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The Gunpowder Explosion of 1597

The Gunpowder Explosion of 1597 – Craig O Reilly recounts this explosive little known story of Dublin 

On 11th March 1597, disaster struck the quays of Dublin when 140 barrels of gunpowder exploded bringing terror and destruction. The blast led to the death of about 1/10th of the population of Dublin at that time. At least 126 people died and many more were injured. Much of the façade of the mercantile buildings was reduced to cinders.

The explosion was an event so tragic in scale that it might be compared to the great fire of London, yet not much is known about the exact cause of the gunpowder igniting.

That morning barrels were being transported along Wood Quay and Merchant’s Quay. The shipment was for the English army who were currently at war with Hugh O’ Neill. There were significant delays in transport that morning, and this led to a build-up causing the explosion.

This build-up of gunpowder along the quays, and the mismanagement of the situation was the responsibility of John Allen, clerk of the storehouse. Allen was engaged in a dispute with workers over payment of wages. Many of the workers at the docks were refusing to work, due to the brutality they were facing. Often, they were being forcibly employed under threat of violence without any pay. The refusal to work by these men, who tended to have Gaelic surnames, was an example of a strike even back in 1597. Their reply when asked about the holdup was that they feared to work in the service of Allen.

It was a hot morning, with unusually dry weather; there were reports later that children had been allowed to roll the barrels along the quays and play with them. It all shows the ineptitude of those in charge.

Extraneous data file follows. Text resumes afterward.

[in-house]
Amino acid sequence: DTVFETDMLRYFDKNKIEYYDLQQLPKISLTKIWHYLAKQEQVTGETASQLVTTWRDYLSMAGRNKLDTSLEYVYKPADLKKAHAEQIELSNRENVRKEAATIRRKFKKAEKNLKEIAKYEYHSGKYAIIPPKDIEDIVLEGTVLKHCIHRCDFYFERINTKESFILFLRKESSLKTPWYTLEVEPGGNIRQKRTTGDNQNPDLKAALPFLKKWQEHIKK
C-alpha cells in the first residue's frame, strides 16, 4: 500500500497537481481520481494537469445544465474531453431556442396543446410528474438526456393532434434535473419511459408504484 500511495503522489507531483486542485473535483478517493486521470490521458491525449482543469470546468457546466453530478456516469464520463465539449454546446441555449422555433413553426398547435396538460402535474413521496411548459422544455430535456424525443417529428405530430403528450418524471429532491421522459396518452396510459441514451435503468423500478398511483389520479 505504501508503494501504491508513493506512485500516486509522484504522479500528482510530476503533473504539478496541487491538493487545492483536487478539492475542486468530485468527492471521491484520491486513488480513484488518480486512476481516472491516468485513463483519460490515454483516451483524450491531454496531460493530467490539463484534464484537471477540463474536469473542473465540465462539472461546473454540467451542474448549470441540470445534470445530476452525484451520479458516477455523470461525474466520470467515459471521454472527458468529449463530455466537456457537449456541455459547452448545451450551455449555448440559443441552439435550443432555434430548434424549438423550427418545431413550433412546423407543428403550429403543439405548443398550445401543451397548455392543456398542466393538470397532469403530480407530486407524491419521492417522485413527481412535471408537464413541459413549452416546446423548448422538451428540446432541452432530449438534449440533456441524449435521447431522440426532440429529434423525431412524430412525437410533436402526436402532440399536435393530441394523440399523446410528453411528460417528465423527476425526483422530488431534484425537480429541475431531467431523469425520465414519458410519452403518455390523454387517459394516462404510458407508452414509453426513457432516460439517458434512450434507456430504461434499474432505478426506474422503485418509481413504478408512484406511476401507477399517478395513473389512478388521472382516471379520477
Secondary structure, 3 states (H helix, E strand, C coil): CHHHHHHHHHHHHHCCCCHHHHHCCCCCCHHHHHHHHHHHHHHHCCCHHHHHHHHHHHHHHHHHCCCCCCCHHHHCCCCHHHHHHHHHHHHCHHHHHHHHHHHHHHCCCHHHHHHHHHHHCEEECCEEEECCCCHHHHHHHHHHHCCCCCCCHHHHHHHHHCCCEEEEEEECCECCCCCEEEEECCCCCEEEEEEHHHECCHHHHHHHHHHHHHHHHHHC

Some also suspected espionage, perhaps by Allen himself, or other elements, but none of this has been proven. So many of those overseeing the transport perished in the blast, that we will never know the exact cause. It seems that whatever the reason; hot weather, mismanagement, or something else, the situation was ripe for disaster.

What is clear is that around at around one o’ clock there was a flash, and then absolute destruction of life and property. Debris was landing as far off as the suburbs, and body parts were found outside the blast area. The death toll must have had a massive effect on the city of Dublin, which was so much smaller than it is today.

Certainly, a great many people had their future robbed from them. When you look at one of the earliest maps of Dublin, it’s been pointed out by Dr. Colm Lennon in a historical article on the subject, that there seems to be gaps in the city wall indicating damage.

It may also be a key reason for the city’s expansion Eastward. The way buildings were constructed was soon changed; use of timber gave way to brickwork, and Dublin became more urbanised in an Eastward direction, as shown by the establishment of a hospital and college.

The gun-powder explosion of 1597 marks a key point between Dublin’s medieval past and its growth as a modern city. Population would eventually boom, and the city would grow larger than ever. But we may have seen a different development had the explosion never occurred.

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